This is a great way to make practical use of an old or broken cassette player, securely wall-mounting your Google Home Mini into the bargain.
I had the Home Mini kicking around the workshop in its box for almost a year before getting round to building this, and now I use it literally every day. It’s especially handy when you’re up to your elbows in solder and components and need to change the music or podcast.
So excited to receive my Raspberry Pi TV HAT in the post this week! I’ve converted several old TVs using the Pi recently, like the Casio Pi and the Hitachi Pi but there’s always been something missing – an actual digital TV signal.
With the launch of the TV HAT so many possibilities have opened up, from adding a TV tuner to an OSMC Kodi build to streaming digital TV across the home network to other devices.
I’ll be releasing a “New Spec Review” video once I’ve fully got to grips with it (Mostly done, I’m half-watching a live stream of Carry on Cabby on the other monitor as I type), and I’ll also be testing it with my existing TV conversions – and maybe even making a nice retro case to hold the TV Server Pi in style. Stay tuned for updates!
It’s always a special occasion when we have a project in the MagPi, even more so in this case to be surrounded by so many other inspiring builds – there’s absolutely tons of inspiration to be had from this issue.
You can download the .pdf version for free but I’d recommend nipping to WH Smith or Sainsburys to get the super-tactile foil-cover hard copy!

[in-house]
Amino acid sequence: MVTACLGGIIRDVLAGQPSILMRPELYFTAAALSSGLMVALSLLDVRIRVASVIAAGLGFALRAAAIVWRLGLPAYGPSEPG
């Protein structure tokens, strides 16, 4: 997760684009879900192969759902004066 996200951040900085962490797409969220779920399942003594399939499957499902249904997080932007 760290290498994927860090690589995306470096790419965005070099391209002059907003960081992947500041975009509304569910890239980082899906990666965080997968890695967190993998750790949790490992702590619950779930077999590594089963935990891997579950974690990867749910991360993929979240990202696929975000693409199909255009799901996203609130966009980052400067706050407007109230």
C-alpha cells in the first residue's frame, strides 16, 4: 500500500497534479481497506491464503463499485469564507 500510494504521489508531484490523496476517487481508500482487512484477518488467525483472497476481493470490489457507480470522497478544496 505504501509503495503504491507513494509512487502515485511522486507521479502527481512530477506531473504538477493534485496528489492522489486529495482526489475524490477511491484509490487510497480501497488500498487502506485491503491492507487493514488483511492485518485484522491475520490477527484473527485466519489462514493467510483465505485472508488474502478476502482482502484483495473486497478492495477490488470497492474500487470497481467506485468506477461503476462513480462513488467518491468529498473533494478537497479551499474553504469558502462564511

This is a sweet little Casio portable TV that I’ve converted into a handy CCTV monitor using a Raspberry Pi Zero W. It uses all of the original TV circuitry and the Pi is tucked away inside the battery cover. It’s ideal for keeping an eye on the cats or looking out for the postman!
It plays a video stream from a Pi Zero CCTV camera running MotionEye OS, but can equally play local files or any video stream using Omxplayer – it’s a great way to cheaply add a screen to a Pi project, as these old TVs can be powered from the same USB as the Pi and cost as little as £2 second hand.
The project is pretty straightforward and is fully documented on Instructables at…
The build is also covered step by step on YouTube:
It’s the first project I’ve covered from start to finish with a video and it was a ton of fun. The video’s a bit longer than I would have liked but is split into chapters and these are linked from each section of the build on Instructables and Hackster at the links above. Now that I have the video template working and the recording equipment (mostly) behaving itself I hope to publish videos more regularly!
Another recent car boot find costing £2, a 1986 tabletop #OutRun game (or what’s left of it). This thing is absolutely trashed cosmetically, but has a strong look and an absolute ton of potential.
The main controls are a start button, high-low shifter on the left and that cool wheel. Amazingly it still kind of works, it chirps into life with a few beeps and bloops when you press the button and the LCD screen still partly shows the iconic OutRun car you’d control.
To be honest it was only when I took the LCD closeup pic today and saw the car that I realised it was an OutRun game, from there looking closely at the remaining sticker on the wheel I could just make out “Run”, confirming my hopes.
This would have been a really cool game at the time, and after researching what it looked like originally it’s accelerated quickly from the “to do” shelf onto the workbench.
And here it is in the 1989 Argos catalogue:
The thing is I just loved OutRun as a teenager, both in the arcades and on my Spectrum, playing Forza Horizon 4 with the kids yesterday really reminded me of those days. And oddly enough the cassette I used as a base for the “Old Tech. New Spec” branding is my very own original copy.